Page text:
The realized strategy of an organization is formed out of the interaction between deliberate and emergent strategies (Mintzberg and Waters, 1985). The relative contribution of each type of strategy varies depending on the company, its environment and its stage of evolution. Deliberate strategies are realized as originally intended, whereas emergent strategies are realized despite the absence of intention.
Figure: Strategy Formation (Mintzberg and Waters, 1985)
Pure Deliberate and Pure Emergent Strategies
There are three necessary conditions for a strategy to be considered purely deliberate. First, the specific intentions of the organization must have been translated into a detailed plan in order to avoid any ambiguity. Second, all the stakeholders involved in the initiatives must know exactly their role. Third, the entire intended strategy is realized without any unexpected influence from the environment.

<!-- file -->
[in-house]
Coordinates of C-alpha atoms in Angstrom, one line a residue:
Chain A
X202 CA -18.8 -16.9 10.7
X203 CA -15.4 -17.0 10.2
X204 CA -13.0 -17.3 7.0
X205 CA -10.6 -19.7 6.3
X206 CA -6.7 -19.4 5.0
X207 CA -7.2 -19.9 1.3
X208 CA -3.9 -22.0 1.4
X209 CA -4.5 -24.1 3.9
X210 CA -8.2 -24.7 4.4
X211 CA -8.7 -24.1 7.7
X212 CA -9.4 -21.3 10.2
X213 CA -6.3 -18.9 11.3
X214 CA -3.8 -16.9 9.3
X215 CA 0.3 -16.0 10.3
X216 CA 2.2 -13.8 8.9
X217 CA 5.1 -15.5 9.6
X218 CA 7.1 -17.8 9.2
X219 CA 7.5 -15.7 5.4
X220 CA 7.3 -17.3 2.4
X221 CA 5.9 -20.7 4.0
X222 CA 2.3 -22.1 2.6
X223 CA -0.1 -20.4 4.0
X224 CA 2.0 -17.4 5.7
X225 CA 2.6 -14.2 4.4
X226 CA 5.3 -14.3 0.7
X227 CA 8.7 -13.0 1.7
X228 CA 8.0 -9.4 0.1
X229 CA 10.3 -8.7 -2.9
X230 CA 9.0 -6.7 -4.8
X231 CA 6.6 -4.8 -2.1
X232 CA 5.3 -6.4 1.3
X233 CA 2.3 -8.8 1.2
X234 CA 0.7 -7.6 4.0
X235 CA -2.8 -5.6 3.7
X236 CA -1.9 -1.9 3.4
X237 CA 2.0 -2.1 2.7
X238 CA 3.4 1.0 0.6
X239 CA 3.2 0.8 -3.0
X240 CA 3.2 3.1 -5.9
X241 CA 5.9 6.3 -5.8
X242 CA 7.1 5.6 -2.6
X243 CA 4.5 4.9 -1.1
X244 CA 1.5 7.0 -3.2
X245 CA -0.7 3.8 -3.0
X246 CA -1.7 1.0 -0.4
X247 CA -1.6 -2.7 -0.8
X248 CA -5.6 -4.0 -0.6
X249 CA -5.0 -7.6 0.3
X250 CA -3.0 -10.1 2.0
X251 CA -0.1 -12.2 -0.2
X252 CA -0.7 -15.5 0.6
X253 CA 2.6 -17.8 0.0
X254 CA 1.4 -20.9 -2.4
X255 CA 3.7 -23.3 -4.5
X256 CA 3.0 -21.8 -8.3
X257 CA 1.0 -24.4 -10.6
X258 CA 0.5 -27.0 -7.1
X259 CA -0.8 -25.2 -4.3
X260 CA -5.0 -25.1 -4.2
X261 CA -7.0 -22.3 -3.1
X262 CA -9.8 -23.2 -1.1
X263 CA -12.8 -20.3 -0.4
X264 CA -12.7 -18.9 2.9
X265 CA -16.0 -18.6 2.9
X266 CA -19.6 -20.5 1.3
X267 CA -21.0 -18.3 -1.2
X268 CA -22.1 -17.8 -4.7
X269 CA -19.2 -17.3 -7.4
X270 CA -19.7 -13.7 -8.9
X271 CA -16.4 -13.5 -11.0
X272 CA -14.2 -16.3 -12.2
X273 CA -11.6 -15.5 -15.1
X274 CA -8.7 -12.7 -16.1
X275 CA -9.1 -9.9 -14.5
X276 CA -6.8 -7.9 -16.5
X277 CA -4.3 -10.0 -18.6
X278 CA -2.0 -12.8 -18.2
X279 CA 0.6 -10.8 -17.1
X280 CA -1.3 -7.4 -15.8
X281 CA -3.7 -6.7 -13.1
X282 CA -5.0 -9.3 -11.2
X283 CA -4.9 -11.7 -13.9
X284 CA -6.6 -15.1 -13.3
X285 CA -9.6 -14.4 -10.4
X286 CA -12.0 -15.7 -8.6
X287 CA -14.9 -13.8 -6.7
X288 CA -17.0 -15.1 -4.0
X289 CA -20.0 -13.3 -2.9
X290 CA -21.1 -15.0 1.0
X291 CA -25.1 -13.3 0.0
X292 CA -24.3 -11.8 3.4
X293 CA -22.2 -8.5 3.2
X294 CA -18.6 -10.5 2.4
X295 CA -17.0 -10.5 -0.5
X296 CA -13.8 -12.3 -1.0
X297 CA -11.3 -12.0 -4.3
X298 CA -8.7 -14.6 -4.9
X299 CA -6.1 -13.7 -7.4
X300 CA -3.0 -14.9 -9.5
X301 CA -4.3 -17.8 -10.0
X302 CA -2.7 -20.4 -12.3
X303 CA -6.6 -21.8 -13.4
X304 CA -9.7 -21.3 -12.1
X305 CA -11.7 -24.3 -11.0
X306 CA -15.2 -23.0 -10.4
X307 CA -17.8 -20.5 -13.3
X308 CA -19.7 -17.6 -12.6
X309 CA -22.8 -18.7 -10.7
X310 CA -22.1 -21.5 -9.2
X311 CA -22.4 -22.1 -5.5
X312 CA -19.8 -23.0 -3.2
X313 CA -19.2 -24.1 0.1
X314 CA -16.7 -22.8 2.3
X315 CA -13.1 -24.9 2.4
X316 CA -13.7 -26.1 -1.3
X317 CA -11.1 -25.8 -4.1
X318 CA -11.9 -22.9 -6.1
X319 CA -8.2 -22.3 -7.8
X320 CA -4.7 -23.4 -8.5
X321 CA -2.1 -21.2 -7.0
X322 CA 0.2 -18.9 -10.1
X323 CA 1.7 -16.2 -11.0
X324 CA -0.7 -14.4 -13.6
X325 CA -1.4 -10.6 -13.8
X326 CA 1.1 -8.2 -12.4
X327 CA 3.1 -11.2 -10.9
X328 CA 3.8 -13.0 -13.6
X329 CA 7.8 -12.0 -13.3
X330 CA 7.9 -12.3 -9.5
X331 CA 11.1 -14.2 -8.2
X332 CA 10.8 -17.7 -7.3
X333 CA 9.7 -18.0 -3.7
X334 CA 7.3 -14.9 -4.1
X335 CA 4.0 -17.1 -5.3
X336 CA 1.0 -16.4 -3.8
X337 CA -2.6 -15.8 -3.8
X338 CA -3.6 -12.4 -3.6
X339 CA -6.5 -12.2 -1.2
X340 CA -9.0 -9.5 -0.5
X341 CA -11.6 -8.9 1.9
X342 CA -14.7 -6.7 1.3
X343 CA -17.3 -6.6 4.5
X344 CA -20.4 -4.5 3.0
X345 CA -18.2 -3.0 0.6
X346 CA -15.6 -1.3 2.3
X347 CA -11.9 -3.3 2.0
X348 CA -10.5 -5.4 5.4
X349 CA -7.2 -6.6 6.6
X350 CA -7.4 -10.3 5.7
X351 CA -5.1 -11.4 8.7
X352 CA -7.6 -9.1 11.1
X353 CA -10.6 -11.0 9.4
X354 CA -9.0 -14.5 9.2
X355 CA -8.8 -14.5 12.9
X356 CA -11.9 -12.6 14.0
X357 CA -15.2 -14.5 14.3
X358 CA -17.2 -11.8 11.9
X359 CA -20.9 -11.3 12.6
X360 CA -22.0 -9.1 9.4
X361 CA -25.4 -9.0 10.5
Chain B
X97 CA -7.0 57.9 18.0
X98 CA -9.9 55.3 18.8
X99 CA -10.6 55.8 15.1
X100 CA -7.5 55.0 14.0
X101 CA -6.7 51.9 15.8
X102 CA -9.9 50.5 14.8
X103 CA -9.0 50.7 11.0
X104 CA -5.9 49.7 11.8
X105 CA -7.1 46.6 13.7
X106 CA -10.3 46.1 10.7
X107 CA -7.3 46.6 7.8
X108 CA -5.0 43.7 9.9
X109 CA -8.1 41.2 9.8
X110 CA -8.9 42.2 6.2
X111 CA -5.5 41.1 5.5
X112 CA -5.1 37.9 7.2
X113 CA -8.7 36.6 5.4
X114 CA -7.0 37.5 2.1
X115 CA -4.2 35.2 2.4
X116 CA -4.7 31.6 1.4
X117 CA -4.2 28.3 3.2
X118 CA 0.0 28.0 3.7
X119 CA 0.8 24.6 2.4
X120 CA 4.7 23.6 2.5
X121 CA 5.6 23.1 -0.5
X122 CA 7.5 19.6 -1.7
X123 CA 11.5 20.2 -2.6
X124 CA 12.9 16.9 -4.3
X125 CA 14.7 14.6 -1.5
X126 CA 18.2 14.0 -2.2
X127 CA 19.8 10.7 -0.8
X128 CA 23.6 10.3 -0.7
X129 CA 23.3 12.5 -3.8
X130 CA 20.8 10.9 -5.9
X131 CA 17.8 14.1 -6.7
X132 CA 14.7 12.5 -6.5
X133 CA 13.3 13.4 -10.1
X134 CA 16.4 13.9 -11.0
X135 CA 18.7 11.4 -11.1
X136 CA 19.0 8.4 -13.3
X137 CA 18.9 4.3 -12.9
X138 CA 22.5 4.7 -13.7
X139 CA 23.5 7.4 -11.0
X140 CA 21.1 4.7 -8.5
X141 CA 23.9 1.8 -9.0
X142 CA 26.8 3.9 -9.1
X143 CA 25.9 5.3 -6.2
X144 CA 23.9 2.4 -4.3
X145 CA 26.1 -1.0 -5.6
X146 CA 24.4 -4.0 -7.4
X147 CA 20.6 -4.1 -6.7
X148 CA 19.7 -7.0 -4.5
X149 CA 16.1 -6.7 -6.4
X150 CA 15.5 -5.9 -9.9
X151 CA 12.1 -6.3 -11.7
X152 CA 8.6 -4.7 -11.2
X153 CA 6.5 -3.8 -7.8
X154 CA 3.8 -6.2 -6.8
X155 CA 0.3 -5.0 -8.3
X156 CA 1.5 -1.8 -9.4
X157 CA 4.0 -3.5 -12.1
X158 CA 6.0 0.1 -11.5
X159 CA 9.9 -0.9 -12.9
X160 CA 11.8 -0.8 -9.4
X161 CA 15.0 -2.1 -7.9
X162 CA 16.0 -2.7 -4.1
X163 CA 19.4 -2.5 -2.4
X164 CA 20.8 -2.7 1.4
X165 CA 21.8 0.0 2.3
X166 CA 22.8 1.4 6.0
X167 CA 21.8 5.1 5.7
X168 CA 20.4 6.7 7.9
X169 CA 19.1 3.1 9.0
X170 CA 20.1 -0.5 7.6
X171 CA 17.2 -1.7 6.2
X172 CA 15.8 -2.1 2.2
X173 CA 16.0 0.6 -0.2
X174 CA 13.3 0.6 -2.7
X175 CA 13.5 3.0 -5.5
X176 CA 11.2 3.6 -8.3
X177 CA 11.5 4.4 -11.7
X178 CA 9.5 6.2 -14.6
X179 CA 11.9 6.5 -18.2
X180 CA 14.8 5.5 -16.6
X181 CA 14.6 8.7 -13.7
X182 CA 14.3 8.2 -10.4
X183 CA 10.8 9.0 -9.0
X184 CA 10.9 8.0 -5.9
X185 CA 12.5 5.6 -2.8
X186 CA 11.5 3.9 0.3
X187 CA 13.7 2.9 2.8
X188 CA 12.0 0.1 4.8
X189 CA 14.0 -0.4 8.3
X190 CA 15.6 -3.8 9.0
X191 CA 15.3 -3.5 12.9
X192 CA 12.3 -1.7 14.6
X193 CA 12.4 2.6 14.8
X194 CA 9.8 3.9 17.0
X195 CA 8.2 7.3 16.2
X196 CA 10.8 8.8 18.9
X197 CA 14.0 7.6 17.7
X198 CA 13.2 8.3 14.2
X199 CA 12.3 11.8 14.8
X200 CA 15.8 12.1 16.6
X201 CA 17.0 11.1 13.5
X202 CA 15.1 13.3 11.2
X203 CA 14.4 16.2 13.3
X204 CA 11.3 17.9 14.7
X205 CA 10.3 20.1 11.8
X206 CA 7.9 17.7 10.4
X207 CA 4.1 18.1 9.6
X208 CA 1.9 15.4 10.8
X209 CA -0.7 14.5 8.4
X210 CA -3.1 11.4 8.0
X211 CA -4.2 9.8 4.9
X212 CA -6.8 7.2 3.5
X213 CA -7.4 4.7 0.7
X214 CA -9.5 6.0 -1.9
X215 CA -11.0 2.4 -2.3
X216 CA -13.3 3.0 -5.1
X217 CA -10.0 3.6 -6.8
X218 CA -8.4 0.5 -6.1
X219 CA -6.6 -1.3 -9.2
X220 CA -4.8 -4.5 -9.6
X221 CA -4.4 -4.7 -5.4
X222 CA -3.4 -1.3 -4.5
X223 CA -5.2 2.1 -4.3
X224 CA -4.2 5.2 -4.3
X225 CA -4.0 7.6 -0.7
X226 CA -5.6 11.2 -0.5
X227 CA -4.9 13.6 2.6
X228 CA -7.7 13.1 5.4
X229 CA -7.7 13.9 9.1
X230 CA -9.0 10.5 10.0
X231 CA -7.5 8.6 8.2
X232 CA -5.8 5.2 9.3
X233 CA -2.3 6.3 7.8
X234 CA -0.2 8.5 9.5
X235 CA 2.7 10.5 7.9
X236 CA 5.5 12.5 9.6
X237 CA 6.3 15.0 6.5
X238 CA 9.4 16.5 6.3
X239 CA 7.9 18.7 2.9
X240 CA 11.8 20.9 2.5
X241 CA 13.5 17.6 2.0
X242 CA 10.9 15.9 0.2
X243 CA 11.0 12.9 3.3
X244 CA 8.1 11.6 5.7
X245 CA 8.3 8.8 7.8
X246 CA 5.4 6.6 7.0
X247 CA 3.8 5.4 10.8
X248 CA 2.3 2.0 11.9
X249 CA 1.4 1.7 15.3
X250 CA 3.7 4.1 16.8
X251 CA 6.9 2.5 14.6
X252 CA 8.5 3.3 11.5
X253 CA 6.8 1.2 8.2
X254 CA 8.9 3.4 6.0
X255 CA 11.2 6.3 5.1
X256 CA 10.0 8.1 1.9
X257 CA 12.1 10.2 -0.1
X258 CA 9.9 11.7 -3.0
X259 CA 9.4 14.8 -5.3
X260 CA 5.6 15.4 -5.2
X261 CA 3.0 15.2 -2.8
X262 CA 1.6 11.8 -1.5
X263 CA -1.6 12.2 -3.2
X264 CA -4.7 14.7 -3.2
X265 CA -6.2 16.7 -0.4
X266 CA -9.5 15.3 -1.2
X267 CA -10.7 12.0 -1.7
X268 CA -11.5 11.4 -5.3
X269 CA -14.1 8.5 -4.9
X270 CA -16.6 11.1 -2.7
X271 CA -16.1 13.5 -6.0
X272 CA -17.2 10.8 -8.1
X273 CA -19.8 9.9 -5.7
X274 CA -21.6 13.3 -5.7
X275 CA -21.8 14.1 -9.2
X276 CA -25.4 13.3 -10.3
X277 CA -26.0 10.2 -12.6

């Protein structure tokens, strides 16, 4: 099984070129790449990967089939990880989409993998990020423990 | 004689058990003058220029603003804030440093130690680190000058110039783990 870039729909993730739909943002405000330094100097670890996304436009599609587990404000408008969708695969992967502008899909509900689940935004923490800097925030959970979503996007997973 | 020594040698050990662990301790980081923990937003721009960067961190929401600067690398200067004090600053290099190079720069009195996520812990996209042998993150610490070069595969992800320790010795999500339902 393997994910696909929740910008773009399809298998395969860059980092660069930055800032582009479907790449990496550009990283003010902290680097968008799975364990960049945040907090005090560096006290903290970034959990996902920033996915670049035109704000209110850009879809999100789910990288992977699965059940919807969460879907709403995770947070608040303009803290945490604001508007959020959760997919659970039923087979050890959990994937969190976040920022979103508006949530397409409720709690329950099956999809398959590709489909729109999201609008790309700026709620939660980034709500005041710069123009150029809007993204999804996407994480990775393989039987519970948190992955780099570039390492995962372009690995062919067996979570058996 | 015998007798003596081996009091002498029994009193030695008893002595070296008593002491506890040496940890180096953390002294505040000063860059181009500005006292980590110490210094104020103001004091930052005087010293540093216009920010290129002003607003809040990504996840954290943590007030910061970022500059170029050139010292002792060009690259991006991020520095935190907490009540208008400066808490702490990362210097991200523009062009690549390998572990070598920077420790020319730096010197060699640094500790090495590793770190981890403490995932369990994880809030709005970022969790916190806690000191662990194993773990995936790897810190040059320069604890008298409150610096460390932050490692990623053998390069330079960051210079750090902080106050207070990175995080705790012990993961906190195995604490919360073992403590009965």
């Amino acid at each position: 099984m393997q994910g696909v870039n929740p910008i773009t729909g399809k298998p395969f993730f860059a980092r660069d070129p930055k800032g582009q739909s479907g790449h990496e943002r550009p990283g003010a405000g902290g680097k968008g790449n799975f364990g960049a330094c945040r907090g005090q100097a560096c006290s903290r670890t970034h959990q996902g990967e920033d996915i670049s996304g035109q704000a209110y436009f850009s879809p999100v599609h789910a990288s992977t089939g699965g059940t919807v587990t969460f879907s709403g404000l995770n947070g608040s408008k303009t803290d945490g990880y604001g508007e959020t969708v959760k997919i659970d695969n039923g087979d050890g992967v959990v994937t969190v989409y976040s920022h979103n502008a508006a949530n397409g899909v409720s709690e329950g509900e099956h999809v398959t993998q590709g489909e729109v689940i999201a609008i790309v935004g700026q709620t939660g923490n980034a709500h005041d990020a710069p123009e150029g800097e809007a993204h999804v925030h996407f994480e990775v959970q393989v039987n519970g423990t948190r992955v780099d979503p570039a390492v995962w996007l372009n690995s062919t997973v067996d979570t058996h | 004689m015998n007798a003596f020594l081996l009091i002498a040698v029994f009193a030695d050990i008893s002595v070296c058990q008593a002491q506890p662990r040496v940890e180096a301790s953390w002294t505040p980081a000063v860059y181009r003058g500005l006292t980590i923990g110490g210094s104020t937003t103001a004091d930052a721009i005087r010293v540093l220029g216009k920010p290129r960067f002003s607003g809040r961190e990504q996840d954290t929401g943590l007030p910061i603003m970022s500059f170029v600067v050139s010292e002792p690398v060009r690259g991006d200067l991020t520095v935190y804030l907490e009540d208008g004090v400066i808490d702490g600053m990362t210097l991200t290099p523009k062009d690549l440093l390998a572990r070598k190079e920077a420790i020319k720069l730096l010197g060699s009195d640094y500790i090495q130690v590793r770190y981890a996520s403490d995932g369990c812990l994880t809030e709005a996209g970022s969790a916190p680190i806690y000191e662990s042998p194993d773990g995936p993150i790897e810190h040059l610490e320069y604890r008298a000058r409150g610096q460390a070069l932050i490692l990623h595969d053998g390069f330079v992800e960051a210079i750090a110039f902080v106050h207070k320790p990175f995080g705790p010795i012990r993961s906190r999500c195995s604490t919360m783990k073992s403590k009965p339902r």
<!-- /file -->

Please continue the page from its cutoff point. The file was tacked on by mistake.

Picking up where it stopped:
A pure emergent strategy is formed when a pattern comes out in the total absence of any deliberate intention. This is the exact opposite of pure deliberate strategies, but it isn’t to be confounded with chaos. “No consistency means no strategy” (Mintzberg and Waters, 1985), whereas a purely emergent strategy demonstrates an unintended order.
It is hard to believe that such strategies can be observed in reality, but in some organizations, it is very close from being true. Mintzberg and Waters (1985) identified a continuum of strategies, which differ by the relative importance of the emergent and of the deliberate in their formation.